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Network Function Virtualization

The information below is for a proposed recharter. The current approved charter is version 01
Document Charter Network Function Virtualization RG (nfvrg)
Title Network Function Virtualization
Last updated 2016-07-08
State Approved
RG State Concluded
Send notices to (None)



Network Function Virtualization (NFV) is a key emerging area for
network operators, hardware and software vendors, cloud service
providers, and in general network practitioners and researchers. This
area requires exploring new directions and working collaboratively on
how to create network services that utilize a virtualized
infrastructure. Network functions that are traditionally implemented
in dedicated hardware appliances will need to be decomposed and
executed in software elements running on cloud-based infrastructures.
One essential goal of this new approach is to reduce capital and
operating expenditures for future deployments for networks and
associated services. Another important goal is for the network
operators to be able to offer value added cloud services to their
customers. Finally, new business models will open for the provision of
network services.

The technologies enabling the virtualization of network functions
(NFs) are currently in an early stage, and they need researchers to
develop new architectures, systems, and software, and to explore
trade-offs and possibilities for leveraging virtualized infrastructure
to provide support for network functions. The Network Function
Virtualization Research Group (NFVRG) will bring together researchers
and grow the community around the world in both academia and industry
to explore this new research area. Beyond the direct activity through
the IRTF collaboration tools it will organize research group meetings
and workshops at premier conferences (such as IEEE ICC, IEEE GLOBECOM)
and inviting special issues in well-known publications.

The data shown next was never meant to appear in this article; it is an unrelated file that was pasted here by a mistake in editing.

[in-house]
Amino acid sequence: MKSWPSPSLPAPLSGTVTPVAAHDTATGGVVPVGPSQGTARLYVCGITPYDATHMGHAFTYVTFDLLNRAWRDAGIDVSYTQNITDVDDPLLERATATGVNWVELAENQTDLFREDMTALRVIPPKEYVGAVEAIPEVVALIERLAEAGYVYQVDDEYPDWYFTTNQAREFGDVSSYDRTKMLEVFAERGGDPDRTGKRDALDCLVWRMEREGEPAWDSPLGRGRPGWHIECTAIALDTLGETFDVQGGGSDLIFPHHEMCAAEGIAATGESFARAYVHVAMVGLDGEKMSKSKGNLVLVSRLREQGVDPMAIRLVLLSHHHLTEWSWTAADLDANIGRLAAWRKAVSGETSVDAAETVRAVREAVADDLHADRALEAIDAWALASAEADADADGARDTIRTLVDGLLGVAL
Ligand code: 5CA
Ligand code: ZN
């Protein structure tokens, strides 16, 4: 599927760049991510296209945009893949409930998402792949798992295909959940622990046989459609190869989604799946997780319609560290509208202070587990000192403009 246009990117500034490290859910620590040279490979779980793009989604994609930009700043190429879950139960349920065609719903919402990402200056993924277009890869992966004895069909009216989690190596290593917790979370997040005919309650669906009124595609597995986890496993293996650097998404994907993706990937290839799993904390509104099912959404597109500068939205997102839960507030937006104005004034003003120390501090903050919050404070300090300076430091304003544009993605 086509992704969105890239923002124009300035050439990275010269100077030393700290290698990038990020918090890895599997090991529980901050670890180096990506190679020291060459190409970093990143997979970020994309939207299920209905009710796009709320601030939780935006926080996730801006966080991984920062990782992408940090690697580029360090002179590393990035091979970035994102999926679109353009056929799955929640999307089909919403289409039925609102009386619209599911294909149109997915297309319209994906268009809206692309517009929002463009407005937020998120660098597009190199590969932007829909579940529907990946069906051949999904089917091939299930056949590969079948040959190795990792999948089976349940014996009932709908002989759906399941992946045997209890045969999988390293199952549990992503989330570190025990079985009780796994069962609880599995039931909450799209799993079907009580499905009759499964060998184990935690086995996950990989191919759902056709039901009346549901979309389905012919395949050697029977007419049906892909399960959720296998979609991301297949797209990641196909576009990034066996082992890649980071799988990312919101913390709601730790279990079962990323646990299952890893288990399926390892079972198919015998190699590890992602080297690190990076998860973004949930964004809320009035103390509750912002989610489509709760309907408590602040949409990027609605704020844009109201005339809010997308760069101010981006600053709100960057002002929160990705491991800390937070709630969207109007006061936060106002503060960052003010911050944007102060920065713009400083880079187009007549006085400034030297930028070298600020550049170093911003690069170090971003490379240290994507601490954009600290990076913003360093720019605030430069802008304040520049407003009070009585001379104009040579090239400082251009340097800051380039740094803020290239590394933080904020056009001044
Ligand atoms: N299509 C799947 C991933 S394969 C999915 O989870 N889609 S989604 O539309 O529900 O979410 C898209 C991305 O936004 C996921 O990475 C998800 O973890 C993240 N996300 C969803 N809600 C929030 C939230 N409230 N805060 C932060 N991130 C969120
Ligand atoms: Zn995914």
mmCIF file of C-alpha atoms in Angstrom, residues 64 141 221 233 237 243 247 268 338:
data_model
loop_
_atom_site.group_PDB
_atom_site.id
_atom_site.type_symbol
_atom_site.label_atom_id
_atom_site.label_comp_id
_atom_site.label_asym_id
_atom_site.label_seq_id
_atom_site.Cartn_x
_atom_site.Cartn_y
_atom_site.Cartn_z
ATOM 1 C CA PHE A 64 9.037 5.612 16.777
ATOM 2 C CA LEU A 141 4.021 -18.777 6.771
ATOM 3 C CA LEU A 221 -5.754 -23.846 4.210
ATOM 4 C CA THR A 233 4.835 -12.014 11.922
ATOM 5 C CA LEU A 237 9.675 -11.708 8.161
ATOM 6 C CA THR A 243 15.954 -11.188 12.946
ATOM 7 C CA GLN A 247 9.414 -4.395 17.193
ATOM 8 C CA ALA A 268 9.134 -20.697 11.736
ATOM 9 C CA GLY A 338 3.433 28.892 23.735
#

The NFVRG will focus on research problems associated with NFV-related
topics and on bringing a research community together that can jointly
address them, concentrating on problems that relate not just to
networking but also to computing and storage aspects in such
environments. It is hoped that the outcome of the research will
benefit research efforts in other groups within the IRTF (and
especially the SDNRG) and standardization activities of IETF WGs (like
the ones going in SFC). Specific results can also spawn activities via
IRTF & IETF BoF meetings and/or provide useful input to other related
efforts in the ETSI NFV ISG or other standards bodies.

Areas of Interest

  • New network architectures based on virtualized network functions
    (VNFs), including NF building from virtualized components

  • NFV challenges in various cloud architectures (e.g., VNF intra- and
    inter-cloud mobility)

  • Network and service function chaining: architecture and
    implementation (e.g., automation of VNF chain building, chaining of
    VNFs and non-virtual NFs)

  • Autonomous orchestration and optimization

  • Requirements and mechanisms to ensure reliable virtual network
    functions and services, in particular in what relates to failure
    characterization and representation

  • New operational models associated with NFV

  • Infrastructure and NF description and programming (languages, APIs,
    frameworks for combined processing, network and storage programming,
    policy languages, etc.)

  • Coexistence with non-virtualized infrastructure and services

  • Virtualized network economics and business modeling

  • Security, trust and service verification

  • Performance modeling

  • Real-time big data analytics and data-centric management of
    virtualized infrastructure

  • New application domains enabled by virtualized infrastructure and
    services, including use cases across heterogeneous infrastructures
    (wired, optical, cellular, satellite)

  • End to end and system-wide optimization of compute, storage, network
    and energy efficiency

  • Exploration of infrastructure and service abstractions enabled by

  • Real-time and novel monitoring techniques (for performance
    guarantees, error and anomaly detection, smarter auto-scaling and
    optimization in general, etc.)

The group will report progress through its wiki and presentations at
IETF and IRTF meetings. Relevant information and research developed by
the research group will be submitted for publication as Experimental
or Informational RFCs.